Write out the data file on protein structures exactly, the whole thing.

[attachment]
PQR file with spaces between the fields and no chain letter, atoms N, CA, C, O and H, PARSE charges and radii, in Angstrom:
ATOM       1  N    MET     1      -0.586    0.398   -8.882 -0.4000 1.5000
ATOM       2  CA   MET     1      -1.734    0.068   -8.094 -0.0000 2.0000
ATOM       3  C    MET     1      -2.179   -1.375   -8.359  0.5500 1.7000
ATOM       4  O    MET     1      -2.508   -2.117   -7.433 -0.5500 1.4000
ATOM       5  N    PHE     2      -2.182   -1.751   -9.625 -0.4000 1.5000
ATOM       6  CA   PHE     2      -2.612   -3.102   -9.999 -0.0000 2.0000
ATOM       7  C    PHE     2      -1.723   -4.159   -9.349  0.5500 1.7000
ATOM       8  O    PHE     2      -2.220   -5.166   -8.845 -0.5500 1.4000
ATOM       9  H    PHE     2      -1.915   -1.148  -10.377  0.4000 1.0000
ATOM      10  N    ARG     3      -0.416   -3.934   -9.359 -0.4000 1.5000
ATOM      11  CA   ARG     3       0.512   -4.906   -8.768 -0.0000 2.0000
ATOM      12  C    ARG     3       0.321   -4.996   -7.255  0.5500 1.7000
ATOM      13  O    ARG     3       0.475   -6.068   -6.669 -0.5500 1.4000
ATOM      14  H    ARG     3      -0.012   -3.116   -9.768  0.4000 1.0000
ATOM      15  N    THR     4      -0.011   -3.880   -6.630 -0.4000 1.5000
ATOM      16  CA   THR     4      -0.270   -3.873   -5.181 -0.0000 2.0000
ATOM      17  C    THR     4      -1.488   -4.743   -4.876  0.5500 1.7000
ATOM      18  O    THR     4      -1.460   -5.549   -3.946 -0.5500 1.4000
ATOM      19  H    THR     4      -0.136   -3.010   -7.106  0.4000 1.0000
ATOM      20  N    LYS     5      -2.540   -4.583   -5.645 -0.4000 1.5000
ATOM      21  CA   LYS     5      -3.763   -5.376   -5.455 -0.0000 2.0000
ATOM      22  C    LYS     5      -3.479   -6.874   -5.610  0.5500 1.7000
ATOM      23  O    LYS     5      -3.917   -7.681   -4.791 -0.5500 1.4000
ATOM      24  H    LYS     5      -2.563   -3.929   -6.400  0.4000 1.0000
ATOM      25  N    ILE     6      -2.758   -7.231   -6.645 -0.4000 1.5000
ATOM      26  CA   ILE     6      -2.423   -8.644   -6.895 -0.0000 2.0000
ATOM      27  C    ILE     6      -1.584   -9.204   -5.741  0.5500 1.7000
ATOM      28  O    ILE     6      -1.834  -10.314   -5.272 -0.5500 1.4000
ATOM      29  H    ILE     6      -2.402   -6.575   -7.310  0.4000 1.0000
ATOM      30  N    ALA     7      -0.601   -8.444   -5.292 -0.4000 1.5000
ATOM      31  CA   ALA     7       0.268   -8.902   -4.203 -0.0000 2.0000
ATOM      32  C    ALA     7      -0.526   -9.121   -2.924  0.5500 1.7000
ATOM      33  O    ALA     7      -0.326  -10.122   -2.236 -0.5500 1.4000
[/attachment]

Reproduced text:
PQR file with spaces between the fields and no chain letter, atoms N, CA, C, O and H, PARSE charges and radii, in Angstrom:
ATOM       1  N    MET     1      -0.586    0.398   -8.882 -0.4000 1.5000
ATOM       2  CA   MET     1      -1.734    0.068   -8.094 -0.0000 2.0000
ATOM       3  C    MET     1      -2.179   -1.375   -8.359  0.5500 1.7000
ATOM       4  O    MET     1      -2.508   -2.117   -7.433 -0.5500 1.4000
ATOM       5  N    PHE     2      -2.182   -1.751   -9.625 -0.4000 1.5000
ATOM       6  CA   PHE     2      -2.612   -3.102   -9.999 -0.0000 2.0000
ATOM       7  C    PHE     2      -1.723   -4.159   -9.349  0.5500 1.7000
ATOM       8  O    PHE     2      -2.220   -5.166   -8.845 -0.5500 1.4000
ATOM       9  H    PHE     2      -1.915   -1.148  -10.377  0.4000 1.0000
ATOM      10  N    ARG     3      -0.416   -3.934   -9.359 -0.4000 1.5000
ATOM      11  CA   ARG     3       0.512   -4.906   -8.768 -0.0000 2.0000
ATOM      12  C    ARG     3       0.321   -4.996   -7.255  0.5500 1.7000
ATOM      13  O    ARG     3       0.475   -6.068   -6.669 -0.5500 1.4000
ATOM      14  H    ARG     3      -0.012   -3.116   -9.768  0.4000 1.0000
ATOM      15  N    THR     4      -0.011   -3.880   -6.630 -0.4000 1.5000
ATOM      16  CA   THR     4      -0.270   -3.873   -5.181 -0.0000 2.0000
ATOM      17  C    THR     4      -1.488   -4.743   -4.876  0.5500 1.7000
ATOM      18  O    THR     4      -1.460   -5.549   -3.946 -0.5500 1.4000
ATOM      19  H    THR     4      -0.136   -3.010   -7.106  0.4000 1.0000
ATOM      20  N    LYS     5      -2.540   -4.583   -5.645 -0.4000 1.5000
ATOM      21  CA   LYS     5      -3.763   -5.376   -5.455 -0.0000 2.0000
ATOM      22  C    LYS     5      -3.479   -6.874   -5.610  0.5500 1.7000
ATOM      23  O    LYS     5      -3.917   -7.681   -4.791 -0.5500 1.4000
ATOM      24  H    LYS     5      -2.563   -3.929   -6.400  0.4000 1.0000
ATOM      25  N    ILE     6      -2.758   -7.231   -6.645 -0.4000 1.5000
ATOM      26  CA   ILE     6      -2.423   -8.644   -6.895 -0.0000 2.0000
ATOM      27  C    ILE     6      -1.584   -9.204   -5.741  0.5500 1.7000
ATOM      28  O    ILE     6      -1.834  -10.314   -5.272 -0.5500 1.4000
ATOM      29  H    ILE     6      -2.402   -6.575   -7.310  0.4000 1.0000
ATOM      30  N    ALA     7      -0.601   -8.444   -5.292 -0.4000 1.5000
ATOM      31  CA   ALA     7       0.268   -8.902   -4.203 -0.0000 2.0000
ATOM      32  C    ALA     7      -0.526   -9.121   -2.924  0.5500 1.7000
ATOM      33  O    ALA     7      -0.326  -10.122   -2.236 -0.5500 1.4000